Nadworny: The Human Scale

Print More

(Host) Commentator Rich Nadworny is an expert on new media and digital
marketing, who loves taking vacations – if only to realize that there
really is no place like home.

(Nadworny) The in-laws from Sweden
visited again this summer but this time, they decided they didn’t want
to stay in Vermont. Instead, they decided to fulfill a common desire of
visitors to the US and see California.

Let’s face it; California
has a powerful pull for non-US citizens. They constantly see LA and
Hollywood in movies and TV and they read about it in books – it’s had
the same kind of pull on US citizens since they found gold at Sutter’s
Mill more than 160 years ago.

So off we went, the Swedish and
Vermont crew for an adventure down the coast, starting in San Francisco
and ending in LA. Rather than exploring the amazing nature in that
state, the Swedes wanted to see the cities. And the lasting impression
we all came away with was: How can anyone live there with all of that
traffic? Especially in and around LA the traffic jams were incredible
even on normal days. In the worst stretch, it took us 30 minutes to
travel the first mile and a half to the airport. We finally traveled the
6 miles in an hour. I could’ve run there faster, although pulling my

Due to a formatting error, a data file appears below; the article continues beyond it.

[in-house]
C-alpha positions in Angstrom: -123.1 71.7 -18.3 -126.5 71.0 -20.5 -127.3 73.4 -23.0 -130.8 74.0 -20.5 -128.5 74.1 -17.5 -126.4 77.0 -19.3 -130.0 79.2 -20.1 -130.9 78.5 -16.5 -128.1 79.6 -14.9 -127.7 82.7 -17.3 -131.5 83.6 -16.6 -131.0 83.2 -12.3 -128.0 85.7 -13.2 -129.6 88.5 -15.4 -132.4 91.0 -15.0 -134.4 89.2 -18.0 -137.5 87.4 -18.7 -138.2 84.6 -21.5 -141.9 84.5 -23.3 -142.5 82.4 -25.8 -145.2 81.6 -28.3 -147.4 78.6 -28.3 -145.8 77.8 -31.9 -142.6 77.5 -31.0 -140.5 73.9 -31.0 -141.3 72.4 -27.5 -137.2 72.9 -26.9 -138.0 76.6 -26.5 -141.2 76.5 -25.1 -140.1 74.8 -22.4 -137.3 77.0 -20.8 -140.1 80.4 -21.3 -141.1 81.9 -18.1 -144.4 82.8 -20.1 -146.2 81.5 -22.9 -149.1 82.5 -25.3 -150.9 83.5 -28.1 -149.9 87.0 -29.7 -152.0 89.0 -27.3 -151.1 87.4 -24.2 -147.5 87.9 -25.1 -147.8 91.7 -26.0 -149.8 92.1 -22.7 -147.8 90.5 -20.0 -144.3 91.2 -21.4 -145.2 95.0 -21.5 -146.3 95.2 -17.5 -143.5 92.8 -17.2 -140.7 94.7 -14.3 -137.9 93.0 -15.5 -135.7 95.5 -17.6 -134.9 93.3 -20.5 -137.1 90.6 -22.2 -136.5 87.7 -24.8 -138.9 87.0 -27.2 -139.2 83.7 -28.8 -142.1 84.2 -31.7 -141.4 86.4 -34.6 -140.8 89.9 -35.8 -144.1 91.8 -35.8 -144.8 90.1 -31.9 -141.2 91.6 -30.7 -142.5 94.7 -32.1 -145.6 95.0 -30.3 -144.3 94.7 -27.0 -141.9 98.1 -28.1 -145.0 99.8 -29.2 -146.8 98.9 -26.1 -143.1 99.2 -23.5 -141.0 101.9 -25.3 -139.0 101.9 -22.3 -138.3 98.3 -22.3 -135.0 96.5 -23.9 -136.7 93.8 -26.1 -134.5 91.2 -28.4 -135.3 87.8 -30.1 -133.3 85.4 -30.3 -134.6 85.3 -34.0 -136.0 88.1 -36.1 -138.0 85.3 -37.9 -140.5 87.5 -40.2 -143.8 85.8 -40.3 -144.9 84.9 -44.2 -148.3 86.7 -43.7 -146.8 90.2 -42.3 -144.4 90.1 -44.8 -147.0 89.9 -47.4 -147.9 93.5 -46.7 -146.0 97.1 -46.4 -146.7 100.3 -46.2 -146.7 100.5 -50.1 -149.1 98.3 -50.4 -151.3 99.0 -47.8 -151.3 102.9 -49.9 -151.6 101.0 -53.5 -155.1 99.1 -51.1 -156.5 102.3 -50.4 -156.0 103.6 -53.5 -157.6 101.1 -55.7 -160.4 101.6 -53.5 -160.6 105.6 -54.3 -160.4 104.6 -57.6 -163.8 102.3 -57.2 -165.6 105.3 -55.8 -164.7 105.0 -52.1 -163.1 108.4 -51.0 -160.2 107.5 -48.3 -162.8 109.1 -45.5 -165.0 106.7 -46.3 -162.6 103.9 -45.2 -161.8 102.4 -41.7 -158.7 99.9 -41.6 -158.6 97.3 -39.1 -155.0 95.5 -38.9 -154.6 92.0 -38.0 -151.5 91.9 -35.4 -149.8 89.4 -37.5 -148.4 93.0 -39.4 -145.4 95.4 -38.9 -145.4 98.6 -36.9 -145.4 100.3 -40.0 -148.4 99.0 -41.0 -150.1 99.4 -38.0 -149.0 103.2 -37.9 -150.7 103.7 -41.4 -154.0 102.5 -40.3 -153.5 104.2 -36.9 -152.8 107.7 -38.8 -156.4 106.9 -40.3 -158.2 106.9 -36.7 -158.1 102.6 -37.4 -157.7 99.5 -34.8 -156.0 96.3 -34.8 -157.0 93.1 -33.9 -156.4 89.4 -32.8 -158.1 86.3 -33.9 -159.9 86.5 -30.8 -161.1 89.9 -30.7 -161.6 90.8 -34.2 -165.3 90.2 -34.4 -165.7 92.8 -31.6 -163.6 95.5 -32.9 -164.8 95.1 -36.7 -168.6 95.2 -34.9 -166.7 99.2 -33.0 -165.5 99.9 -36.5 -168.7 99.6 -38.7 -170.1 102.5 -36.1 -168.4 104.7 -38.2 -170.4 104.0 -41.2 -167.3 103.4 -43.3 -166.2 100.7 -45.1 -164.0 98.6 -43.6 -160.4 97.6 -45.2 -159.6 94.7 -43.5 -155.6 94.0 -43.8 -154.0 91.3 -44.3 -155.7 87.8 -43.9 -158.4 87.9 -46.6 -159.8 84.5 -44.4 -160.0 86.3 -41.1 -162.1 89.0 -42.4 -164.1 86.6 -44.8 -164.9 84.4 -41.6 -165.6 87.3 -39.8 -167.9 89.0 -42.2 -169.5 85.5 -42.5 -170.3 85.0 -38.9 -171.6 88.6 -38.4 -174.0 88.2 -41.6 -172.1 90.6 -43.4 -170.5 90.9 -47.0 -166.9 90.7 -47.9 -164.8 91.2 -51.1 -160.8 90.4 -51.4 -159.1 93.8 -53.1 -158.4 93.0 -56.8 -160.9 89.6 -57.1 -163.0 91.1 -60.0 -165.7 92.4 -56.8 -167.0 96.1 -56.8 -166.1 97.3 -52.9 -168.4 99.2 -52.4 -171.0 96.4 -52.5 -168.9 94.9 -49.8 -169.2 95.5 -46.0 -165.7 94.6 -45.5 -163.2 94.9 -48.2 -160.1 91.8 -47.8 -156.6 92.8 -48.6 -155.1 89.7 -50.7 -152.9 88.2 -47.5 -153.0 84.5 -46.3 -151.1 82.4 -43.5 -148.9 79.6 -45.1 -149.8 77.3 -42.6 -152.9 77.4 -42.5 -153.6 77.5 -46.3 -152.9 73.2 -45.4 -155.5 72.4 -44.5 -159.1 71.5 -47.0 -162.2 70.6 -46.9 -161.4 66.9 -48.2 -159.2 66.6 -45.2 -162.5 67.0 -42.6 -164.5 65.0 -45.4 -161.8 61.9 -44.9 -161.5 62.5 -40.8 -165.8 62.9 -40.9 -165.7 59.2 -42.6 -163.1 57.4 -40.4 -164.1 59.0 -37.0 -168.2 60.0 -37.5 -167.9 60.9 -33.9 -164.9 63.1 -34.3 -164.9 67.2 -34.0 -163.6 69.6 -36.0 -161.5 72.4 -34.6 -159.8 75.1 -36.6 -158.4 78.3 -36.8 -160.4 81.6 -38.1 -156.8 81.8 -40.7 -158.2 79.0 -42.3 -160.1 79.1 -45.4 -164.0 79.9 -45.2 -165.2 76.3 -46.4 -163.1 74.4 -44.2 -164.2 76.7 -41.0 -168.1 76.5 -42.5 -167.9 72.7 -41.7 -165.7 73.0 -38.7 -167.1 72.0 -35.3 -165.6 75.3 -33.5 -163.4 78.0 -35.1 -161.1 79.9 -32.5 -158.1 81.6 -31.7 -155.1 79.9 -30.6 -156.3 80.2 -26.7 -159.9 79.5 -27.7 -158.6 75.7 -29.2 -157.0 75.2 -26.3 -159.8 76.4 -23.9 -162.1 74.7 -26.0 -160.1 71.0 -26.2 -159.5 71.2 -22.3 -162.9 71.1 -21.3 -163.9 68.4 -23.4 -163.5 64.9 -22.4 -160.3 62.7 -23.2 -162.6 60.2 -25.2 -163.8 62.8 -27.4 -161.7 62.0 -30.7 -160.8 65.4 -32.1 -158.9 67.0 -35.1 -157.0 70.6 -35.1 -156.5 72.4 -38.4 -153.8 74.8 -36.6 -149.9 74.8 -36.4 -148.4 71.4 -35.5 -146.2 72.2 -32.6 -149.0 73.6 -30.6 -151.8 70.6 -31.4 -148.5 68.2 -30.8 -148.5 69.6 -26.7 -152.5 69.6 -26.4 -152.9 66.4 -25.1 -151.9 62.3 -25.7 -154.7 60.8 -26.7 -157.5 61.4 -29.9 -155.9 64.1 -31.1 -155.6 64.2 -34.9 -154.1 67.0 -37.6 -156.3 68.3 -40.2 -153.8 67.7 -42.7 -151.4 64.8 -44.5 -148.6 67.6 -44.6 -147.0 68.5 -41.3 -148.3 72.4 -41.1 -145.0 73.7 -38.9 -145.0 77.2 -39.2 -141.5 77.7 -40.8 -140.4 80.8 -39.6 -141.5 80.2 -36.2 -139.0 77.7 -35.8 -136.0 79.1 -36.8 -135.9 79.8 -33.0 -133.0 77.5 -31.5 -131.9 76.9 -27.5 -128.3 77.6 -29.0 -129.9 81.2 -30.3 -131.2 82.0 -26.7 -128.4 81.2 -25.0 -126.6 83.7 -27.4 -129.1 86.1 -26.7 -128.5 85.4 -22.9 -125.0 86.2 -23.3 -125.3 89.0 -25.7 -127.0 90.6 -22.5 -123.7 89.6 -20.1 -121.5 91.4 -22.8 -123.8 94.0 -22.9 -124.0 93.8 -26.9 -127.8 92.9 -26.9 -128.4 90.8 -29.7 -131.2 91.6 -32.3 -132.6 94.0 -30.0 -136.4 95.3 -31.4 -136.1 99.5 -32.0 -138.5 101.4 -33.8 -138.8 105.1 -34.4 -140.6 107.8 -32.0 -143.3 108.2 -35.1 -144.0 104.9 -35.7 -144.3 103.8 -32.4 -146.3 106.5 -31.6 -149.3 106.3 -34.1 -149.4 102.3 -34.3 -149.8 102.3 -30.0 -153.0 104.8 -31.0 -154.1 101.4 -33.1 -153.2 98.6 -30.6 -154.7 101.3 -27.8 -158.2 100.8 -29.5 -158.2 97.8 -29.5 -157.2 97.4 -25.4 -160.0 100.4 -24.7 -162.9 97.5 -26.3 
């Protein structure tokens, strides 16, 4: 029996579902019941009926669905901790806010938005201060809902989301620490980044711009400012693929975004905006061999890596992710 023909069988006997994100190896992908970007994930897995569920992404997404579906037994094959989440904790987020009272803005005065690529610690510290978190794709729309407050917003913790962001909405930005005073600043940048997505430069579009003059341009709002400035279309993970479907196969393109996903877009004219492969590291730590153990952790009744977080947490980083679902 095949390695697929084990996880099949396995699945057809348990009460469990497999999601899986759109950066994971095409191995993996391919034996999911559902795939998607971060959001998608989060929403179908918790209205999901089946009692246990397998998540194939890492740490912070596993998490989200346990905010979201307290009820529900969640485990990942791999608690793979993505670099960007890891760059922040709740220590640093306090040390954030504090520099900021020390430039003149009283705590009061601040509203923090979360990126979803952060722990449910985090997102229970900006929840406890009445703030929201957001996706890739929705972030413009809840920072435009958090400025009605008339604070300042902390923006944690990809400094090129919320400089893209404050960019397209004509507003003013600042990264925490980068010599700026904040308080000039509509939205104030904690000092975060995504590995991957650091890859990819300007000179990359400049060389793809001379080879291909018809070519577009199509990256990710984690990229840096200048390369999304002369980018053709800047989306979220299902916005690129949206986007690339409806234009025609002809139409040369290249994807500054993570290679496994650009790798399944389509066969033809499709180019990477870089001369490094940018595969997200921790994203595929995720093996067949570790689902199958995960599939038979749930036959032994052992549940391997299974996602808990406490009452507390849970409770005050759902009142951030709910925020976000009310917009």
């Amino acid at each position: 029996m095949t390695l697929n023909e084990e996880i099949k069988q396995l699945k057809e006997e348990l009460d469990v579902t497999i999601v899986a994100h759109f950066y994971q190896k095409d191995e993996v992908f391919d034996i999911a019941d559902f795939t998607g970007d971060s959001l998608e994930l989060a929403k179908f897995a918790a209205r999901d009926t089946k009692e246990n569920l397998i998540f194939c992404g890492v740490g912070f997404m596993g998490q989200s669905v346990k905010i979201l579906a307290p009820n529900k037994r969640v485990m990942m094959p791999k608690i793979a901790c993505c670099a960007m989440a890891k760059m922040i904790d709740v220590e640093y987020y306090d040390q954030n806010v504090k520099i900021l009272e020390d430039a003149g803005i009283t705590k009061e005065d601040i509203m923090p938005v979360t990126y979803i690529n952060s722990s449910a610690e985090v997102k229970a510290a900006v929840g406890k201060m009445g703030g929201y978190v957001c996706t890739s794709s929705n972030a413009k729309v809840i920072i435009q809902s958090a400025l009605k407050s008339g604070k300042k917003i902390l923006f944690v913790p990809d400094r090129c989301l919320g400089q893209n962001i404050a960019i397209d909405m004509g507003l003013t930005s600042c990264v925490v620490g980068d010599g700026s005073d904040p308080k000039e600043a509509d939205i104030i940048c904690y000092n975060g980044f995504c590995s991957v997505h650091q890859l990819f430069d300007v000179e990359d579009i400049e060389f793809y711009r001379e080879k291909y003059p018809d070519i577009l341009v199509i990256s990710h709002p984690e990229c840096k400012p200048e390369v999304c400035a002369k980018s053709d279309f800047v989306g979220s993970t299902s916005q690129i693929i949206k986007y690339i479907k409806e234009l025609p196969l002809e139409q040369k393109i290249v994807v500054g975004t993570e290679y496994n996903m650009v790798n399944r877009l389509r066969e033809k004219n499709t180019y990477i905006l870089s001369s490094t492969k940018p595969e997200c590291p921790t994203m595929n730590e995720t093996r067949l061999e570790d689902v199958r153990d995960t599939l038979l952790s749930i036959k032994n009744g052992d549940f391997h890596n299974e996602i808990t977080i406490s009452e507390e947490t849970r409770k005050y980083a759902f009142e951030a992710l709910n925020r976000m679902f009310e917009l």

bag behind me might have slowed me down somewhat.

We did things
like tour Universal Studios Hollywood where we were among the 29,000
people who visited that day. I always get a kick out of telling my kids
when you can fit almost all of Burlington into one place, like Fenway
Park . At it’s best Universal had some of the most fun rides I’d ever
been on. At its worst we had to wait 65 minutes in line for one ride
that lasted only 5 minutes.

When we got back to Vermont , we
breathed a collective sigh of relief. The Swedes did the same when they
got back to Stockholm. We both live in places that have a human scale:
the size of our surroundings is a good fit for the number of people
here. While we promote responsible growth here in Vermont, we like the
fact that we have space, that there are not many crowds, and that the
traffic jams in our most populated areas are a drop in the bucket
compared to other places.

It shows that we, like the Swedes,
place a premium on good, smart planning. And while we like to complain
about needless regulation and environmental planning, both result in a
much more livable, enjoyable and human space.

What struck most
of us was the utter challenge for changing some of the dirtiest, most
crowded, and poorest areas we saw. It seemed impossible at first glance,
without razing the whole place. It’s not hard to imagine the people
living there being trapped in the hard grip of hopelessness.

is beautiful, as E.F. Schumacher once wrote. And while there are
tradeoffs in living in a small place like Vermont, the humanness of
scale is something worth far more than all the money in Hollywood.

Comments are closed.